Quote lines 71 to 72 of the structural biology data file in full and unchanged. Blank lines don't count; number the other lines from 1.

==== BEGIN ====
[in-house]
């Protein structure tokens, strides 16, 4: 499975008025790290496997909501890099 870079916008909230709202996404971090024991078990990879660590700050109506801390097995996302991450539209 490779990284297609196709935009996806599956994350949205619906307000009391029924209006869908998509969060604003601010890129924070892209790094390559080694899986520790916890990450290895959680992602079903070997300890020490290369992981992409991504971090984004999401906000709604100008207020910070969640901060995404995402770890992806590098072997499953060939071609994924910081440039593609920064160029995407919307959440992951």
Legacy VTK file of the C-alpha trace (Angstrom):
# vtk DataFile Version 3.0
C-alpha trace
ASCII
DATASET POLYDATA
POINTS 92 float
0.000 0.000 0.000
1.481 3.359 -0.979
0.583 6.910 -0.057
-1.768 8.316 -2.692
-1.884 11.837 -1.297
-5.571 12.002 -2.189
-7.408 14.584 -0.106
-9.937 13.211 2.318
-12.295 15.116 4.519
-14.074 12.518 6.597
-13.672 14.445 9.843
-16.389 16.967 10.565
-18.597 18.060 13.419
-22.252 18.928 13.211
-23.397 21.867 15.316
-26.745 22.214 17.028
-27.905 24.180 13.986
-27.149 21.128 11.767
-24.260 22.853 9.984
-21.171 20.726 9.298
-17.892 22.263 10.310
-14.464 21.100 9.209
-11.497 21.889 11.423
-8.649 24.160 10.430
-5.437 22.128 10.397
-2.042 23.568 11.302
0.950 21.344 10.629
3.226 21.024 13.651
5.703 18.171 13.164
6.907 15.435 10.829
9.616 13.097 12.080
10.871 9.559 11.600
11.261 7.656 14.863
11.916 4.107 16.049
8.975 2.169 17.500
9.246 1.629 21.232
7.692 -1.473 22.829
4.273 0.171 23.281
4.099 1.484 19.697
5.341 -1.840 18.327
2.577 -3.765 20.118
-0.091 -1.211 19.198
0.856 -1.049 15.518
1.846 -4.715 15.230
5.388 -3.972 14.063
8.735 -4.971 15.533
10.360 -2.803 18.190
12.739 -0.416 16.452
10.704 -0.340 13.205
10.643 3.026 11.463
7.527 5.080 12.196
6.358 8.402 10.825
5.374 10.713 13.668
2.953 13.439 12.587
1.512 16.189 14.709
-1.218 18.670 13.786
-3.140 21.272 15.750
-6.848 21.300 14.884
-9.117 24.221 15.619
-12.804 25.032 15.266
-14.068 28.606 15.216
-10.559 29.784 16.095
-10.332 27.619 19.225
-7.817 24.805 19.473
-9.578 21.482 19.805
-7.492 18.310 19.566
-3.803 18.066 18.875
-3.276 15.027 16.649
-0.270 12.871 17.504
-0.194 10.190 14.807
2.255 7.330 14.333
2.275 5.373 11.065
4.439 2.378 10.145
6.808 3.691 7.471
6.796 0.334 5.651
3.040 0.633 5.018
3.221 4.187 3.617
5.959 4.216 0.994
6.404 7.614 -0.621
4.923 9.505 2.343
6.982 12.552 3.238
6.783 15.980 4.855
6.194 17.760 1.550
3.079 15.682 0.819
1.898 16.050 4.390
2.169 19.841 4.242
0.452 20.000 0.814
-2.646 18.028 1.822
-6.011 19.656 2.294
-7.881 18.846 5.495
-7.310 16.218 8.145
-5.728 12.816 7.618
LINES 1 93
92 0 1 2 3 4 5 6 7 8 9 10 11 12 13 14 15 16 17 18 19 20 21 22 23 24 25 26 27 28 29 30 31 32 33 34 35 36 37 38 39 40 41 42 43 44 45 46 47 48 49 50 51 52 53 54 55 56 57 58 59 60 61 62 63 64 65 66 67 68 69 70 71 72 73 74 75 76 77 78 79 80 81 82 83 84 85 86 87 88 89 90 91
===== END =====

-10.332 27.619 19.225
-7.817 24.805 19.473